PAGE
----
New Zealand 246-3: Devon Conway’s unbeaten century put the Black Caps in control on a day marred by the emergence of Robinson’s historic racist and sexist tweets
You might be familiar with the story of Justine Sacco. If not expressly, then perhaps the name rings a bell.
In 2013, Sacco, a New York native, was killing time at London Heathrow ahead of a flight to Cape Town. As she ambled around the terminal to whittle the minutes away, she decided to tweet the following to her 170 followers: “Going to Africa. Hope I don’t get AIDS. Just kidding. I’m white!” Soon after, she boarded her plane and spent most of the 11-hour flight asleep.
She would wake up as Twitter’s trending topic. Her post spread like wildfire, its racist content drawing global scorn. Users bombarded her with disdain and abuse. As well as her name, #HasJustineLandedYet trended as millions waited for her to reach Cape Town, take her phone off airplane mode and discover the horror of what was unfolding. The next day, she was sacked from her job as communications director of InterActiveCorp (IAC).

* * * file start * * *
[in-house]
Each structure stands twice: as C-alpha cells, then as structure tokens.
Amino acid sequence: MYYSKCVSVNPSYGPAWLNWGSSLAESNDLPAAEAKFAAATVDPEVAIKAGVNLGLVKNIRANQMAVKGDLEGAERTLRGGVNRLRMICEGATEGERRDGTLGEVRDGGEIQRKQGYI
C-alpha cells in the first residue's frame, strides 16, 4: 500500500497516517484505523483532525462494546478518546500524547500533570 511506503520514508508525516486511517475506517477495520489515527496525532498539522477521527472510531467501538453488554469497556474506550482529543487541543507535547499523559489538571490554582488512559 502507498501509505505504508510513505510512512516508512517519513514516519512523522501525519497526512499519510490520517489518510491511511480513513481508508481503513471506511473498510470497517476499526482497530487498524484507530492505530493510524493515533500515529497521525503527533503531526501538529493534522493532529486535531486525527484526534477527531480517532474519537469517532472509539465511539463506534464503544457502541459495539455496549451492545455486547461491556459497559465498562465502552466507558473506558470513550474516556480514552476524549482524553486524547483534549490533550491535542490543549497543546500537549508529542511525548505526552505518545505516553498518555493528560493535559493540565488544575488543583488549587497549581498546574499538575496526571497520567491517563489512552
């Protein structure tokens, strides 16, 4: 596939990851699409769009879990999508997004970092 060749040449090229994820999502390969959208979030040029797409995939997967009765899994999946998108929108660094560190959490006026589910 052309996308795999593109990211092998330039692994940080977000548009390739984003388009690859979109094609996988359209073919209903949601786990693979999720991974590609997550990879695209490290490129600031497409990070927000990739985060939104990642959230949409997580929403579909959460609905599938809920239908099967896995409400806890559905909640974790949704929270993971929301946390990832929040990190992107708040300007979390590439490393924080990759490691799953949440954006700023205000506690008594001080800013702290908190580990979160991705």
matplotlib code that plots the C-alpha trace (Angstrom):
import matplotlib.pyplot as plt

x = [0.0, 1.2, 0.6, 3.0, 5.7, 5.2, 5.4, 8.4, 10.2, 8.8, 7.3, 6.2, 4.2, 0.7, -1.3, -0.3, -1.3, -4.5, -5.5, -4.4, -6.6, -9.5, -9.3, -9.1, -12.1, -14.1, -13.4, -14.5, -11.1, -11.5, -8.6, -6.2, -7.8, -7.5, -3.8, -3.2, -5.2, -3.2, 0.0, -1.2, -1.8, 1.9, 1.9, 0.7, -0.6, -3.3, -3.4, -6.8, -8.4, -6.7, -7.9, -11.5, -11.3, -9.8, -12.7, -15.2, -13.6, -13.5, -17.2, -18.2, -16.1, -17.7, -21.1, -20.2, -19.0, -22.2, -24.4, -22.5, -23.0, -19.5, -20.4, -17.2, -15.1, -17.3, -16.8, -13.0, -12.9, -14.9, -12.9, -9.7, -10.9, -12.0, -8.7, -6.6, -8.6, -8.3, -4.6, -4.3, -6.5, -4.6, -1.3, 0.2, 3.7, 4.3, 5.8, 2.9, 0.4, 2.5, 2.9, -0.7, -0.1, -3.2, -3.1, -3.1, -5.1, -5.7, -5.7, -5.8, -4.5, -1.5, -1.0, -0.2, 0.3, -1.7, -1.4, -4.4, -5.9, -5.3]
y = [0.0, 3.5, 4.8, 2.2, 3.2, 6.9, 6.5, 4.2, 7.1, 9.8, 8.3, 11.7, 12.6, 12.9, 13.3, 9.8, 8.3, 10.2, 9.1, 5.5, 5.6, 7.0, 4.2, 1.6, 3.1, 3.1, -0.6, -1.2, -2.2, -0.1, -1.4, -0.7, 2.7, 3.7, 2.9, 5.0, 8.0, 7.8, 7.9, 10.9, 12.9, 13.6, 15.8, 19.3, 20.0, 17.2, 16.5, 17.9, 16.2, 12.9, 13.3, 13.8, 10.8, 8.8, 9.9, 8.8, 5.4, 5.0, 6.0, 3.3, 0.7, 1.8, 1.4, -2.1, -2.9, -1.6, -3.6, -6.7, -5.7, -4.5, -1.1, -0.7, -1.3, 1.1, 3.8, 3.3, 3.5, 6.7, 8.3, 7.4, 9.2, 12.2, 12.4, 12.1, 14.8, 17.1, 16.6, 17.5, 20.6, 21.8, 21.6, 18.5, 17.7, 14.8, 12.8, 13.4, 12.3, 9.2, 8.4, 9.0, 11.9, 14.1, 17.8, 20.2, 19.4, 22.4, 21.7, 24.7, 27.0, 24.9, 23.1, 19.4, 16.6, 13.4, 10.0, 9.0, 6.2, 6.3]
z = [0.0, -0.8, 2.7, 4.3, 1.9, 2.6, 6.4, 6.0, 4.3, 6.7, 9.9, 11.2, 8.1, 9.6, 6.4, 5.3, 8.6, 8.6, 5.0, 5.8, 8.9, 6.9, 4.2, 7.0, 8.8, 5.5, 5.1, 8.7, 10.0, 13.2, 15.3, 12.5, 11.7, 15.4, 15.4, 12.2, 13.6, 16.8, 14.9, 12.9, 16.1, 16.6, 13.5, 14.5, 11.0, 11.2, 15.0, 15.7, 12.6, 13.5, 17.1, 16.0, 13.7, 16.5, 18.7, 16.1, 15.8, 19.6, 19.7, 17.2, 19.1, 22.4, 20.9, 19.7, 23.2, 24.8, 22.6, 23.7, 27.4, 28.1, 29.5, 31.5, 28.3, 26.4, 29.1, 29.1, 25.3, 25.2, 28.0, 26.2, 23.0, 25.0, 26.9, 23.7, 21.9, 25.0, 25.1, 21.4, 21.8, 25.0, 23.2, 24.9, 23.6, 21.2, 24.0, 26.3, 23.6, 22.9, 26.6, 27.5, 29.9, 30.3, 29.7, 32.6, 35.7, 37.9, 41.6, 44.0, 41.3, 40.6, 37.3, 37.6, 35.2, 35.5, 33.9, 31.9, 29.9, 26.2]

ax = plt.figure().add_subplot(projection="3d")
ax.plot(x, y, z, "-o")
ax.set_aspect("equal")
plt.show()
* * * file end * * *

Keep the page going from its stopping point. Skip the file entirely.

Eight years on, she remains a cautionary tale of throwing unfiltered thoughts out onto the internet. And it was hard not to think of her story when Ollie Robinson was out in the field of his first day of Test cricket. As he showed England his wares with an impressive two for 50 from 16 overs, extracting the most juice from this flat pitch that any of the three other more experienced seamers, previous social media posts from circa 2012 were gaining traction online.
It is was only when he walked off at stumps was he made aware of the storm taking place in his mentions. By then, New Zealand had batted with quiet devastation through to 246 for three at stumps, helmed by one of the most composed centuries on debut from left-handed opener Devon Conway, who remains unbeaten on 136.